Two millennia before the clinical concept of anxiety was coined, the great Roman Stoic philosopher Seneca (c.4BC–AD 65) offered a timeless salve for this elemental human anguish in his correspondence with his friend Lucilius Junior, later published as Letters from a Stoic (public library).
In the thirteenth letter, titled “On groundless fears,” Seneca writes:
“There are more things … likely to frighten us than there are to crush us; we suffer more often in imagination than in reality.’
With an eye to the self-defeating and wearying human habit of bracing ourselves for imaginary disaster, Seneca counsels his young friend:
“What I advise you to do is, not to be unhappy before the crisis comes; since it may be that the dangers before which you paled as if they were threatening you, will never come upon you; they certainly have not yet come.”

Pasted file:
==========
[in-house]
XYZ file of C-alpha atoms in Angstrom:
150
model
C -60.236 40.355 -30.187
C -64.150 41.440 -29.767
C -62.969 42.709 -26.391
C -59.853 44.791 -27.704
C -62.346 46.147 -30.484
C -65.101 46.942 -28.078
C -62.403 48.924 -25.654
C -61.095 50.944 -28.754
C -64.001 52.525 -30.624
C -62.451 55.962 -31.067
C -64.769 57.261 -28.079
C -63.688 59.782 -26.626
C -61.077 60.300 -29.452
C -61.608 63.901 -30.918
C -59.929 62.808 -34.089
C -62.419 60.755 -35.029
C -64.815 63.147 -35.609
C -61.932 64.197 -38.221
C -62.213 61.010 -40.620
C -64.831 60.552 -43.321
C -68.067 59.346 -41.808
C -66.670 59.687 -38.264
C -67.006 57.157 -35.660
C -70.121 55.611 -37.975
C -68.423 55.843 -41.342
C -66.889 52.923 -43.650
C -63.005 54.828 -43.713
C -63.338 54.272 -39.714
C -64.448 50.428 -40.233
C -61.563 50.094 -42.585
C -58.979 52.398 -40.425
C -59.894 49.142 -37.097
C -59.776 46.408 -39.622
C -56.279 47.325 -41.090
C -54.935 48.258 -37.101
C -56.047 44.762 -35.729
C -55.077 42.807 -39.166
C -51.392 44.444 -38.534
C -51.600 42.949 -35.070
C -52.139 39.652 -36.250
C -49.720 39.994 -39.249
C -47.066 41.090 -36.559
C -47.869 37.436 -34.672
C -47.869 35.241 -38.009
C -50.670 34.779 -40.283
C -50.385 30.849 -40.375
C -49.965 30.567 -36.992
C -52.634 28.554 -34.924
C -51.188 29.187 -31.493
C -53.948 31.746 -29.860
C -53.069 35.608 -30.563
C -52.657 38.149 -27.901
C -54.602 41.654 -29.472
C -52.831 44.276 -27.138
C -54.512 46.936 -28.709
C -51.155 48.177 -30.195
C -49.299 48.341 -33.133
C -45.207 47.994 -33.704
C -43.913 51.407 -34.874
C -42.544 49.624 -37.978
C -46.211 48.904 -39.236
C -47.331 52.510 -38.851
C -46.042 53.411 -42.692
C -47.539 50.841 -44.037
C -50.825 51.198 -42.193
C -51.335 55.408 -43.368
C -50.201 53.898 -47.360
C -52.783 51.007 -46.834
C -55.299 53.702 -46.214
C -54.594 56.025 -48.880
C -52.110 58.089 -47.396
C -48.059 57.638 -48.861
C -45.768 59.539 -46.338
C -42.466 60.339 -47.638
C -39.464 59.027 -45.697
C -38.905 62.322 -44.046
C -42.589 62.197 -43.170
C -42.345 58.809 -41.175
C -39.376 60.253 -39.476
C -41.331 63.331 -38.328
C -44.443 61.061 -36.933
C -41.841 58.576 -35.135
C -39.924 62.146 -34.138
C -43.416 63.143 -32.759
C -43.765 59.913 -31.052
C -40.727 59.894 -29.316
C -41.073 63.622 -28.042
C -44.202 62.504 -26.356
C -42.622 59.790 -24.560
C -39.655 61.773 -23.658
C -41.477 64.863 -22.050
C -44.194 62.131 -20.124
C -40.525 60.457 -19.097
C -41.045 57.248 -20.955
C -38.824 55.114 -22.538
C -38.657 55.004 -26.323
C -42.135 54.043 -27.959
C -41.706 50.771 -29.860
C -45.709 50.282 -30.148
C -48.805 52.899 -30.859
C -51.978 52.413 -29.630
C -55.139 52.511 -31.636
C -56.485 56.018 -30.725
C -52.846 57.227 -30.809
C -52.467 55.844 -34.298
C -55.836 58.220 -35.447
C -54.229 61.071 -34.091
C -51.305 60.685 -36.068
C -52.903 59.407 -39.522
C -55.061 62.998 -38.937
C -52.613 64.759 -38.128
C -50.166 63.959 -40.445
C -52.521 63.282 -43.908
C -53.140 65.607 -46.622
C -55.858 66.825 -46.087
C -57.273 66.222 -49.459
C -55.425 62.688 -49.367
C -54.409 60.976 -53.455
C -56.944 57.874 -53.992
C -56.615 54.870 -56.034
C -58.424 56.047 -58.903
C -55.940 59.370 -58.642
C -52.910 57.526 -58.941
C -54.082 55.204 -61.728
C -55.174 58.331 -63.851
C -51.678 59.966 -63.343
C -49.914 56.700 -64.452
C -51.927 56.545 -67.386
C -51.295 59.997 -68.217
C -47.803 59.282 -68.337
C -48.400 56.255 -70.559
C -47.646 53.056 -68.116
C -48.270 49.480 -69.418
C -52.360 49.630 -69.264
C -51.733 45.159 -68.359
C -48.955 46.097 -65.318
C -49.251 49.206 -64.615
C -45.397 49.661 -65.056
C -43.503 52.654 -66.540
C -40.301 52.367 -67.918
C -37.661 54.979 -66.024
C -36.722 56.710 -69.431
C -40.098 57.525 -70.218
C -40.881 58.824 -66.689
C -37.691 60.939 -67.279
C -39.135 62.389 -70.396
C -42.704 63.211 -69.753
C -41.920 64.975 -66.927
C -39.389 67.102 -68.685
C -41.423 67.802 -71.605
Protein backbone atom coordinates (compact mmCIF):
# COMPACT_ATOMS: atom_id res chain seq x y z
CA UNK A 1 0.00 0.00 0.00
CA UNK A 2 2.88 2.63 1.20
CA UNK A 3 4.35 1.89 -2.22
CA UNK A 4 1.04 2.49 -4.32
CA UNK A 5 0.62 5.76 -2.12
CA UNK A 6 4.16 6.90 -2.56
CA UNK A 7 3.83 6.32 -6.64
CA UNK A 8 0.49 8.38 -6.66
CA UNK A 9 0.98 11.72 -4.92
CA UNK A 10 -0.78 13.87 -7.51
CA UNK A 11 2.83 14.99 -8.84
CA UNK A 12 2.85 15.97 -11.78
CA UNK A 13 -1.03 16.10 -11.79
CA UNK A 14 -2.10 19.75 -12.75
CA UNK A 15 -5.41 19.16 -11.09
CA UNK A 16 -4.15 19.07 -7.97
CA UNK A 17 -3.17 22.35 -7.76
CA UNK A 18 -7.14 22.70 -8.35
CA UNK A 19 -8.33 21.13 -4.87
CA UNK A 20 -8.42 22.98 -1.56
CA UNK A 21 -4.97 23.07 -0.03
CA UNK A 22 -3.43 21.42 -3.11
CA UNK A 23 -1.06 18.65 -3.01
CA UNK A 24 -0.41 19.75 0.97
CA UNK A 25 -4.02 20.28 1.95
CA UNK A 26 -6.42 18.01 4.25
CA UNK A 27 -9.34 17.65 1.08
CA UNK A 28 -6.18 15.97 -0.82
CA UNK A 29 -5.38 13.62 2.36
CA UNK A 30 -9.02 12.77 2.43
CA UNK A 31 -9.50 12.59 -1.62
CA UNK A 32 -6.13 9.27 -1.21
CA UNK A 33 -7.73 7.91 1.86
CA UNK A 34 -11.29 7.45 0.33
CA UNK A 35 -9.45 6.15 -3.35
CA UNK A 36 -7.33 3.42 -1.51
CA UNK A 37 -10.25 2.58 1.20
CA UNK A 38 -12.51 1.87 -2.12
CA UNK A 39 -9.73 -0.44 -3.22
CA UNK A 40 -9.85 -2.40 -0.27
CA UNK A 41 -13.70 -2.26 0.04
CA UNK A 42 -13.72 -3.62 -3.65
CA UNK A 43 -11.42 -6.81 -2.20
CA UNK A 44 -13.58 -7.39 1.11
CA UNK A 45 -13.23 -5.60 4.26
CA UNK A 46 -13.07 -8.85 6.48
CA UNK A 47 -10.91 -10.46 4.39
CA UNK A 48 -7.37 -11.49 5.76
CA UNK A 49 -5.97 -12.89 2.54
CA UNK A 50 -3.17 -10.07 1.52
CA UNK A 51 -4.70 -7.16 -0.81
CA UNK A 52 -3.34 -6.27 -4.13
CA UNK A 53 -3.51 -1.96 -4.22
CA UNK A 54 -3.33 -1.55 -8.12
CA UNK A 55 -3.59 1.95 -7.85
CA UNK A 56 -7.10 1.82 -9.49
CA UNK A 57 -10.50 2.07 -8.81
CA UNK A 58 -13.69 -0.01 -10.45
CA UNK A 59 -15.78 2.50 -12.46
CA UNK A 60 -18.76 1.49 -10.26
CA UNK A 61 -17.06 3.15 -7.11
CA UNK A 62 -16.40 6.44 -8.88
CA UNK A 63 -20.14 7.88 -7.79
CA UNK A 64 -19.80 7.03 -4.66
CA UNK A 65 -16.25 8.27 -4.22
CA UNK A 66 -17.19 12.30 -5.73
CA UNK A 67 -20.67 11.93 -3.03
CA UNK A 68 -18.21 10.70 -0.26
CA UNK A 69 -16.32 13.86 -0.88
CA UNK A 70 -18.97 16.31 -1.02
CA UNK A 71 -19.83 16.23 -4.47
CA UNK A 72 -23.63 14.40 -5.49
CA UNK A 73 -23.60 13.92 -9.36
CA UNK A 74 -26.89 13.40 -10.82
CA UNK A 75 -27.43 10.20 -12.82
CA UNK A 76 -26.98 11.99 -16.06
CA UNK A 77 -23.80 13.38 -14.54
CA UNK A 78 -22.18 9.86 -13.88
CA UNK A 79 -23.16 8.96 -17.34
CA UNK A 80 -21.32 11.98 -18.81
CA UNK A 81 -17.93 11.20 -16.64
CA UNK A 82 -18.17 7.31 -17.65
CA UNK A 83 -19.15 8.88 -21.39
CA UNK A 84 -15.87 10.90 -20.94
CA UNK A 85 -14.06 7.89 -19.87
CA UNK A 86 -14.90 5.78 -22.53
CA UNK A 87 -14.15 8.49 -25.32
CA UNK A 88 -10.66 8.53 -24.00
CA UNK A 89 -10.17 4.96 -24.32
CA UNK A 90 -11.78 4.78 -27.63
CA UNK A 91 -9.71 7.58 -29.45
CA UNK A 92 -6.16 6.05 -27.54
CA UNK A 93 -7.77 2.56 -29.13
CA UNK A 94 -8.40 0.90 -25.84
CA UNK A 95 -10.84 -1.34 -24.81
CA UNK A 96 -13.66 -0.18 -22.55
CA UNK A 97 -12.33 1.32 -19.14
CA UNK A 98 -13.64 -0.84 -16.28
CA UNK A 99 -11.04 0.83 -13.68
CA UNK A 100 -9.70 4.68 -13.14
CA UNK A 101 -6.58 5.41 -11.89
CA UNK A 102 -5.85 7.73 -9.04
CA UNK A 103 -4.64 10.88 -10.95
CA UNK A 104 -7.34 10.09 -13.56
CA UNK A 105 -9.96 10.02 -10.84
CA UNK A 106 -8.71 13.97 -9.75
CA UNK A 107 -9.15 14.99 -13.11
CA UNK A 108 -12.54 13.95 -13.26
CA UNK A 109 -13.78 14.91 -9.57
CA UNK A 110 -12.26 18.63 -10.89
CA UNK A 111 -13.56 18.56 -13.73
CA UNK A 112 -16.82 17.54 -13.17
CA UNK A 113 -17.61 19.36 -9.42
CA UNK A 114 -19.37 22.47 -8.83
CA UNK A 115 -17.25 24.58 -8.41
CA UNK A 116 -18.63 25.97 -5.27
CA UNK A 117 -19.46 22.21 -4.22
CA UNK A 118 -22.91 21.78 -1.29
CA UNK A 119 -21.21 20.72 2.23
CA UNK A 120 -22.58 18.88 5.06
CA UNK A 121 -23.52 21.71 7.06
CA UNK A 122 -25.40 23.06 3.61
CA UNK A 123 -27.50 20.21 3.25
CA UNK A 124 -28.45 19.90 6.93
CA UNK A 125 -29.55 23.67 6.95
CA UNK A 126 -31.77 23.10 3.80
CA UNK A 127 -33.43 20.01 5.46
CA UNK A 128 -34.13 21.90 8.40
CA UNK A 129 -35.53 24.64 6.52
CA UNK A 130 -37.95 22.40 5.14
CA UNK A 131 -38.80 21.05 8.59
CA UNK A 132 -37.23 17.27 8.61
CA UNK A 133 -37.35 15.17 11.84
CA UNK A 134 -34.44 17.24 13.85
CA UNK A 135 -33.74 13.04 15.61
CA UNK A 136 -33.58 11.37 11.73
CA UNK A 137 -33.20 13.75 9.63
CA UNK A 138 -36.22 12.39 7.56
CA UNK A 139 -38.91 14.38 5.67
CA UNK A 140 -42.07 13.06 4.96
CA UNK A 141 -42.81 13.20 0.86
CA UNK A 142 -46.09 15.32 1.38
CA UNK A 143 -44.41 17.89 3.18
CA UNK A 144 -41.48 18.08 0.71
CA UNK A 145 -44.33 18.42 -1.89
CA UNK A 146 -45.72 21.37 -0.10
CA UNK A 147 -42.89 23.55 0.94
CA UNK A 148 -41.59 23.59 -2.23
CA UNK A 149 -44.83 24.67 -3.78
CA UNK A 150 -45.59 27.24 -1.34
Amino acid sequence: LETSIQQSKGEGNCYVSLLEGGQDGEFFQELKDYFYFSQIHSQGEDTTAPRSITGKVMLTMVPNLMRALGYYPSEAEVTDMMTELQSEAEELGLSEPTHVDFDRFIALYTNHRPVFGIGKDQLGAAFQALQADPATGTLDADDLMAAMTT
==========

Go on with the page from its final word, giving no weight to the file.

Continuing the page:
“Accordingly, some things torment us more than they ought; some torment us before they ought; and some torment us when they ought not to torment us at all. We are in the habit of exaggerating, or imagining, or anticipating, sorrow.”
But the greatest peril of misplaced worry, Seneca cautions, is that in constantly bracing for an imagined catastrophe, we keep ourselves from fully living — something on which he expounded in his most famous moral essay, On the Shortness of Life. He ends the letter with a quote from Epicurus illustrating this sobering point: “The fool, with all his other faults, has this also, he is always getting ready to live.
Drawing: Piter Paul Rubens….